Sources:

  1. “Eyo Festival”. Wikipedia. Wikimedia Foundation. 10 October, 2016. Web. https://en.m.wikipedia.org/wiki/Eyo_Festival
  2. “Eyo Festival of Lagos”. Cultural Events. Nigerian Institute For Cultural Orientation. 10 October, 2016. Web. nico.gov.ng/index.php/cultural-events/37-cultural-events/375-eyo-festival-of-lagos
  3. “Yam Festival”. Wikipedia. Wikimedia Foundation. 10 October, 2016. Web. https://en.m.wikipedia.org/wiki/Yam_Festival
  4. “The New Yam Festival”. Facts.ng. Festivals. 10 October, 2016. Web. https://www.facts.ng/culture/festival/the-new-yam-festival/
  5. “Durbar Festival”. Wikipedia. Wikimedia Foundation. 10 October, 2016. Web. https://en.m.wikipedia.org/wiki/Durbar_Festival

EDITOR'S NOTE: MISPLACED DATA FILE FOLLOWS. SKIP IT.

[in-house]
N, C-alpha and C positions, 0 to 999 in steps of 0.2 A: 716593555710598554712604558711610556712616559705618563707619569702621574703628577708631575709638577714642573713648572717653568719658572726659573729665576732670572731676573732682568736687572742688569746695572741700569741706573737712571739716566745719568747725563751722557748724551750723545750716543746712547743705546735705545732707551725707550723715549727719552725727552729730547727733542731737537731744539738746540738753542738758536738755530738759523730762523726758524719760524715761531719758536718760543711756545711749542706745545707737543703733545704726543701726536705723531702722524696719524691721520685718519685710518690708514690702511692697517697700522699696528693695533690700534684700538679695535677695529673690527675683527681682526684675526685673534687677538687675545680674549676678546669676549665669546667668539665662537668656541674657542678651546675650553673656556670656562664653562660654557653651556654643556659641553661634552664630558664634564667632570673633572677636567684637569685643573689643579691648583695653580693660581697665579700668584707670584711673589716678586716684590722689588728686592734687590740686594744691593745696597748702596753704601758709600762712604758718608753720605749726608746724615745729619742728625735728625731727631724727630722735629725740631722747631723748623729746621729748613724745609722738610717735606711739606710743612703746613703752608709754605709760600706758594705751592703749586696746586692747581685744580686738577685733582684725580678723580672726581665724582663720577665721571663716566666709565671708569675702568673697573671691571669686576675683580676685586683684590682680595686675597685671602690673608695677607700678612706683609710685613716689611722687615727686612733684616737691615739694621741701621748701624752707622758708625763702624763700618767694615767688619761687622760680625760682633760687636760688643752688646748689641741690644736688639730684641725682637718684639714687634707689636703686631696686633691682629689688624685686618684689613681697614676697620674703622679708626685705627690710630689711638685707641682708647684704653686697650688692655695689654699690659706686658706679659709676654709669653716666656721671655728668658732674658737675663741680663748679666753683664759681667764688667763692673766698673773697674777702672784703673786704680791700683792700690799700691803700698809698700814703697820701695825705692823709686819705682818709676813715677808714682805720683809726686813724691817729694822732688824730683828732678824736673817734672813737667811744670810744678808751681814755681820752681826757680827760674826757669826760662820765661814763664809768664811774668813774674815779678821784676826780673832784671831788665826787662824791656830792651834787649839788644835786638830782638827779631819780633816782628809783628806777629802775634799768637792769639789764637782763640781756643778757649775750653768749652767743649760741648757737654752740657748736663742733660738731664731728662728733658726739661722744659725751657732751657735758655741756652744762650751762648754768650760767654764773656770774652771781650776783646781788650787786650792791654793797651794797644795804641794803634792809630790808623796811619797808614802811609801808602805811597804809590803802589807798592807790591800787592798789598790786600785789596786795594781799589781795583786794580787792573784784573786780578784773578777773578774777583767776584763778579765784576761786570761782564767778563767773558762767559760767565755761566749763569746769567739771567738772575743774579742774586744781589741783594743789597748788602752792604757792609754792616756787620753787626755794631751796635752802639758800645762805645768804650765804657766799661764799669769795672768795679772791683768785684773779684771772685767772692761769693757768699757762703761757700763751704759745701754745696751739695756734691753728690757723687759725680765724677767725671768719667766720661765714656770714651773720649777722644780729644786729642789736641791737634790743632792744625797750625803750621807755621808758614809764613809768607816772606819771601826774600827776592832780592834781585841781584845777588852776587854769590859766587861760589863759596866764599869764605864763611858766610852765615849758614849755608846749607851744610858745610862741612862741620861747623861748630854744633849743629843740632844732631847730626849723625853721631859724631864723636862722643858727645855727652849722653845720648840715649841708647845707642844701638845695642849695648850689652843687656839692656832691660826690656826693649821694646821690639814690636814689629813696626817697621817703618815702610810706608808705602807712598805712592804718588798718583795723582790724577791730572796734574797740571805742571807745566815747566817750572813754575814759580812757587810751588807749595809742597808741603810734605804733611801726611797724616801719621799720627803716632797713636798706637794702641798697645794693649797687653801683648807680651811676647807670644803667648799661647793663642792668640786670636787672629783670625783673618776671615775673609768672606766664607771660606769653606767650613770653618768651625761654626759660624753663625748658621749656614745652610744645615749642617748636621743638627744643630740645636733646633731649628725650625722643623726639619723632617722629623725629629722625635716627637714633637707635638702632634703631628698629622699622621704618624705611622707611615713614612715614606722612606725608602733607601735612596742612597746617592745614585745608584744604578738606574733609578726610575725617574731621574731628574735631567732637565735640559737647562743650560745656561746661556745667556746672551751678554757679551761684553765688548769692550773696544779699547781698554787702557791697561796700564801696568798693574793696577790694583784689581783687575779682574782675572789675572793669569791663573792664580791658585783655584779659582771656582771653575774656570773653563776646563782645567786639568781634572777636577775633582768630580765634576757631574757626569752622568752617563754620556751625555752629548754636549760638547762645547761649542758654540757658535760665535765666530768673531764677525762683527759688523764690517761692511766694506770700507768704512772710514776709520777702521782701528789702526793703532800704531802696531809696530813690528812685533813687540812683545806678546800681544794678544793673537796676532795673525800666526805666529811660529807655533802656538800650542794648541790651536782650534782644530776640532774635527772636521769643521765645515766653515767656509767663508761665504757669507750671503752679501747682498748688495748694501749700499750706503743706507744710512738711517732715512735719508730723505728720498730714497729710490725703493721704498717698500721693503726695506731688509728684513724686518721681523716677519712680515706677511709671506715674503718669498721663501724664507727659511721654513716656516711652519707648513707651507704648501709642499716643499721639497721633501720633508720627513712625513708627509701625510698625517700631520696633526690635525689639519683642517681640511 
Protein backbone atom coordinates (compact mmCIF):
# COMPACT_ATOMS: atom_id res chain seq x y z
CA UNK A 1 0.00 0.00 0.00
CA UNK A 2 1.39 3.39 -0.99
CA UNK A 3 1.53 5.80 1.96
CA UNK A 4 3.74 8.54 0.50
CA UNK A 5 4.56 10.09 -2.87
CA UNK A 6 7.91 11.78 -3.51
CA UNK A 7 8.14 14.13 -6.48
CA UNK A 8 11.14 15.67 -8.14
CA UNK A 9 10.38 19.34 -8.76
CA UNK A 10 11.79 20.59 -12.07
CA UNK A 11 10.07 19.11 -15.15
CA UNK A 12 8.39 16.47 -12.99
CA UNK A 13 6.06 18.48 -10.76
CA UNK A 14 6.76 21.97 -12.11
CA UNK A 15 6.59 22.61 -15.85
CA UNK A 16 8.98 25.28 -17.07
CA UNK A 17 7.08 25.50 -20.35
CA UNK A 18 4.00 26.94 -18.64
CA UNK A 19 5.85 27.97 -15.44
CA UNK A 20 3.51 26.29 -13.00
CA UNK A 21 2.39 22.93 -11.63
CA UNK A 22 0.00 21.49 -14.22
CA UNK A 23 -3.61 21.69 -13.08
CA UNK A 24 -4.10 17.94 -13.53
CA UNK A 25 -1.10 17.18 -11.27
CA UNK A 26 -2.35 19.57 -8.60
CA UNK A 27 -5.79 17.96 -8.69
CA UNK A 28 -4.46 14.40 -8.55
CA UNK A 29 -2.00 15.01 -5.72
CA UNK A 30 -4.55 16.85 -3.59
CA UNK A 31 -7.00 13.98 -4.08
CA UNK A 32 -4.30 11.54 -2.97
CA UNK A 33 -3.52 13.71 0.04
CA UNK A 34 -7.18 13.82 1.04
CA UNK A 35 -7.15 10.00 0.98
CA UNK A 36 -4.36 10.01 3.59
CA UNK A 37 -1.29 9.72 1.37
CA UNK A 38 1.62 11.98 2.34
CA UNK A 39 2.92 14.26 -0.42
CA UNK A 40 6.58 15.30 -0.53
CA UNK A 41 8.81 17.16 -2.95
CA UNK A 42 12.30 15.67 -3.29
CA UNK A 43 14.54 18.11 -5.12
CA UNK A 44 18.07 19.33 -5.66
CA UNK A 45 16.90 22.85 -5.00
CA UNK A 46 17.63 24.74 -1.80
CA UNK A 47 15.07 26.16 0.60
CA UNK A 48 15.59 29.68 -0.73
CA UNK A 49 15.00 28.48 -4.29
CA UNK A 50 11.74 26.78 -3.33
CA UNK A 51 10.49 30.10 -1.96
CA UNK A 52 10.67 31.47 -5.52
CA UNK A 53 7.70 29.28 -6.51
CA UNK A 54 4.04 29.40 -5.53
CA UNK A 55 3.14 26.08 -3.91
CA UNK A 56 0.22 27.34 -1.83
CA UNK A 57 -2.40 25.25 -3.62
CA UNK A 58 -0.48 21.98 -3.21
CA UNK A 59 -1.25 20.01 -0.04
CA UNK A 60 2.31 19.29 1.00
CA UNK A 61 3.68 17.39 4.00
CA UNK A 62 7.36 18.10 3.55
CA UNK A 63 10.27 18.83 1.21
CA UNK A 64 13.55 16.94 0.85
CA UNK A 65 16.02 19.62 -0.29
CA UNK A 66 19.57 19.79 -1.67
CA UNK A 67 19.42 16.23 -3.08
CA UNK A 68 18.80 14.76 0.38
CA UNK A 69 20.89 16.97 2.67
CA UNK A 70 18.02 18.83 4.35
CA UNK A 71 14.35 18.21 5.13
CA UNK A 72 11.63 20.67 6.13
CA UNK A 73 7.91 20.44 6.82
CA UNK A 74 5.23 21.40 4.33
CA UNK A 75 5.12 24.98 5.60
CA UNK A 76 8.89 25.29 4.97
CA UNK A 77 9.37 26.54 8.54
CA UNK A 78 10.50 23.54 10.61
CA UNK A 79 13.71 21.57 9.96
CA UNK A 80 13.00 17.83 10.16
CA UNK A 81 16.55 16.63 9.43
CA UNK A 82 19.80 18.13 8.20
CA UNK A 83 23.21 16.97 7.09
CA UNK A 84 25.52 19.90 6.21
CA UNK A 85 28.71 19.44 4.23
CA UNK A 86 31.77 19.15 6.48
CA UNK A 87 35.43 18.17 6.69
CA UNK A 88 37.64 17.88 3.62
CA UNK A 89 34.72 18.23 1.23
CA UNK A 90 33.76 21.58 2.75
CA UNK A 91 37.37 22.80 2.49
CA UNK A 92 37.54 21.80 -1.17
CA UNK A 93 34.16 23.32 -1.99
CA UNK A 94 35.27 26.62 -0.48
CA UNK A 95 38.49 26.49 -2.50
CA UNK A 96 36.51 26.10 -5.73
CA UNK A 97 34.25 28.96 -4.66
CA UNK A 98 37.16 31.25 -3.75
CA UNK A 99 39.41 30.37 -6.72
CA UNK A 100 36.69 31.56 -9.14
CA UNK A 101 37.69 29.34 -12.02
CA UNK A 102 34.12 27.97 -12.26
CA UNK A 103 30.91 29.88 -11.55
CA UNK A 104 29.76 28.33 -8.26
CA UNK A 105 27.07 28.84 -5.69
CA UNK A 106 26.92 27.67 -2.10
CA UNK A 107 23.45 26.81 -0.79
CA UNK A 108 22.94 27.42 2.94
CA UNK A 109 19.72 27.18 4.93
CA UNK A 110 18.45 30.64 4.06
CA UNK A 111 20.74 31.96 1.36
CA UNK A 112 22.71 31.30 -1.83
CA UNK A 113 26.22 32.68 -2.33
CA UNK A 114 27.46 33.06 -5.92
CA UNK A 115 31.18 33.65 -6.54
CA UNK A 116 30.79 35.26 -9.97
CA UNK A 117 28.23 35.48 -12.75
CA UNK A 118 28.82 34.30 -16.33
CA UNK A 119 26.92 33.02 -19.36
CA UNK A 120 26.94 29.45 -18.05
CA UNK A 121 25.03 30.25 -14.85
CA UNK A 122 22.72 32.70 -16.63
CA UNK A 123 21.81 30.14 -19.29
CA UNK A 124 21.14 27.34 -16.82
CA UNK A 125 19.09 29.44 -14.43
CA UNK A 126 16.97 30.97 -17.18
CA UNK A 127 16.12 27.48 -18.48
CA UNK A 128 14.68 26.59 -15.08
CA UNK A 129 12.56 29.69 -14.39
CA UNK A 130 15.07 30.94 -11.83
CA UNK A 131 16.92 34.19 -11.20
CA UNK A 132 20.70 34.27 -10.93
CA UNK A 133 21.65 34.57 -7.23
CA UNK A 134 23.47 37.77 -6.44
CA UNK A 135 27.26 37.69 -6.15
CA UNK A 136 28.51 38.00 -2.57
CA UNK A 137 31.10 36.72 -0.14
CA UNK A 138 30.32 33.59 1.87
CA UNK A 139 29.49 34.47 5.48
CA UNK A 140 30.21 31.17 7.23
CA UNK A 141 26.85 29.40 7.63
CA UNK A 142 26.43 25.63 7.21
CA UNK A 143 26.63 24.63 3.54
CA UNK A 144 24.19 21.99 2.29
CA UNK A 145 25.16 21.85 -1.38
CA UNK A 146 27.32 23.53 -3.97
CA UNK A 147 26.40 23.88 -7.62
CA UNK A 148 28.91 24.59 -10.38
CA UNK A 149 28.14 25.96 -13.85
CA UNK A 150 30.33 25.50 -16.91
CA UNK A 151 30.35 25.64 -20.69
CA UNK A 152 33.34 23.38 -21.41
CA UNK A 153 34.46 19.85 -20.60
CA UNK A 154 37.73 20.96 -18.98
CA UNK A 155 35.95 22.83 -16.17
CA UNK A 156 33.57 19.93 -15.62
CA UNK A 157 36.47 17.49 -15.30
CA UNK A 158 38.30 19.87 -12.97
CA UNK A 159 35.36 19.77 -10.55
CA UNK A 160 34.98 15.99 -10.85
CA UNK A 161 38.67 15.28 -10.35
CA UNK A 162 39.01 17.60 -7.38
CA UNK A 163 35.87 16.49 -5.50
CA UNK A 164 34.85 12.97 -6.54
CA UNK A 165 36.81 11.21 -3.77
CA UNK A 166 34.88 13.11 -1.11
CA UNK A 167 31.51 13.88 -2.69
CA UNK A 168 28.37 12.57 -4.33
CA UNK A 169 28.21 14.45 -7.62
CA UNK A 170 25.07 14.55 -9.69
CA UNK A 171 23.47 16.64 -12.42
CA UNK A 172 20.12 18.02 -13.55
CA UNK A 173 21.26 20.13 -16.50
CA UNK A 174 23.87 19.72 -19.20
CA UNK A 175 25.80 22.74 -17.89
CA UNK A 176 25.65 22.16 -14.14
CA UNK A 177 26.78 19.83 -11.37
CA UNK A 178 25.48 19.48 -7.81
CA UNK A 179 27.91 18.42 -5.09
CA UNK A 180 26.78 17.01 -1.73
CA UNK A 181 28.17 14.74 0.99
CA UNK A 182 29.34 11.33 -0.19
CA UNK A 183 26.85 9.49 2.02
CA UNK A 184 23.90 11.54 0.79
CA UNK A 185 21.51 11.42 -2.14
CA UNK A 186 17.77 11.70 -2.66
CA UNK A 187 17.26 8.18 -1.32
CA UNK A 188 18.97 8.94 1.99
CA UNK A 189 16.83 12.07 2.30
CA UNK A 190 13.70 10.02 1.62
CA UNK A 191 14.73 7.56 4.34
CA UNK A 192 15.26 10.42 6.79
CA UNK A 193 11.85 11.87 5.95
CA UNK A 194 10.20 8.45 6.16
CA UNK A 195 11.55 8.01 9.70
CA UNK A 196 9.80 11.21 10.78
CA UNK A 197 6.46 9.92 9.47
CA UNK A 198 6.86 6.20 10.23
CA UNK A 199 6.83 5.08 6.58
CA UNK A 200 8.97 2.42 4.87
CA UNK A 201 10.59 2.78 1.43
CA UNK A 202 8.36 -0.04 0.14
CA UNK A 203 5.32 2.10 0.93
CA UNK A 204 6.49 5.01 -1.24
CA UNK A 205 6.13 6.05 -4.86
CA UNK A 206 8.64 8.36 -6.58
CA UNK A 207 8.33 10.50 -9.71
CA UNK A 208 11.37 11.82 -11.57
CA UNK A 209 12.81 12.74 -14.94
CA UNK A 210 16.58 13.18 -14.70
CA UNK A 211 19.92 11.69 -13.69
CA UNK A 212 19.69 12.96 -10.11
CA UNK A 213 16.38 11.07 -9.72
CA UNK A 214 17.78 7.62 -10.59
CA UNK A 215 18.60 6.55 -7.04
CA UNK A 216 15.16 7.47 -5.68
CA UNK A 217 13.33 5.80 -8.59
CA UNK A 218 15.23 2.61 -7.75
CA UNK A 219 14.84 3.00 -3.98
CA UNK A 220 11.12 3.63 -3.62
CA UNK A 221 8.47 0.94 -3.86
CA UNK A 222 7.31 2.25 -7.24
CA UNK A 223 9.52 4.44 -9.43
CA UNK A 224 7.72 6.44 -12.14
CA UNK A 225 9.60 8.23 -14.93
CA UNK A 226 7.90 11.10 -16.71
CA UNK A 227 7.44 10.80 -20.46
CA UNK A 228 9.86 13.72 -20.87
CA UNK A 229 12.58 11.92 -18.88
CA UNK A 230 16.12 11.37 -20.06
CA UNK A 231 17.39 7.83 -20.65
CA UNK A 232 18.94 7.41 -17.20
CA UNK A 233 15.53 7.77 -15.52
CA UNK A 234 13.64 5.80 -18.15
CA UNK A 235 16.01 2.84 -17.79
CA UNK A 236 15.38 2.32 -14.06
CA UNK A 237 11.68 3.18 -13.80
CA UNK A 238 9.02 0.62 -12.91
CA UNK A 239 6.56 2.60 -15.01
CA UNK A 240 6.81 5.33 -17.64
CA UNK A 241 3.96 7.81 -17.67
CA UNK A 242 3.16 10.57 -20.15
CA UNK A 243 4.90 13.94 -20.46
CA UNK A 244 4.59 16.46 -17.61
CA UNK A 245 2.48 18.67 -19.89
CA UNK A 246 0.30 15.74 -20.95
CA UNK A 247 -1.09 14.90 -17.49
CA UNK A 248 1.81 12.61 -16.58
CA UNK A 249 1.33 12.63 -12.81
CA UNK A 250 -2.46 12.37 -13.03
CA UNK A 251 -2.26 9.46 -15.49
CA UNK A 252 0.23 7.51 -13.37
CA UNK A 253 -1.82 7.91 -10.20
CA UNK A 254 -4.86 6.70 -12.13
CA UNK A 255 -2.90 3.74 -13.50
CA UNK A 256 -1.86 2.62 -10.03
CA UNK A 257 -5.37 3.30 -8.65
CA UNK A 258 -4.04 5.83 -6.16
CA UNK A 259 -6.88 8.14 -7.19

6. “Durbar Festival; the Historic and Royal Celebration”. enroute.ng/festivals. 10 October, 2016. Web. Enroute.ng/festivals-and-carnivals/durbar-festival-historic-royal-celebration/
  7. “Calabar Carnival”. Wikipedia. Wikimedia Foundation. 10 October, 2016. Web. https://en.m.wikipedia.org/wiki/Calabar_Carnival
  8. “The Osun Oshogbo Festival”. Cultural Events. Nigerian Institute For Cultural Orientation. 10 October, 2016. Web. nico.gov.ng/index-php/cultural-events/1149-the-osun-oshogbo-festival
  9. “5 Things to know about the Ojude-Oba Festival”. Jumia Travel .10 October, 2016. Web. https://travel.jumia.com/blog/ng.5-things-to-know-about-the-ojude-oba-festival-5073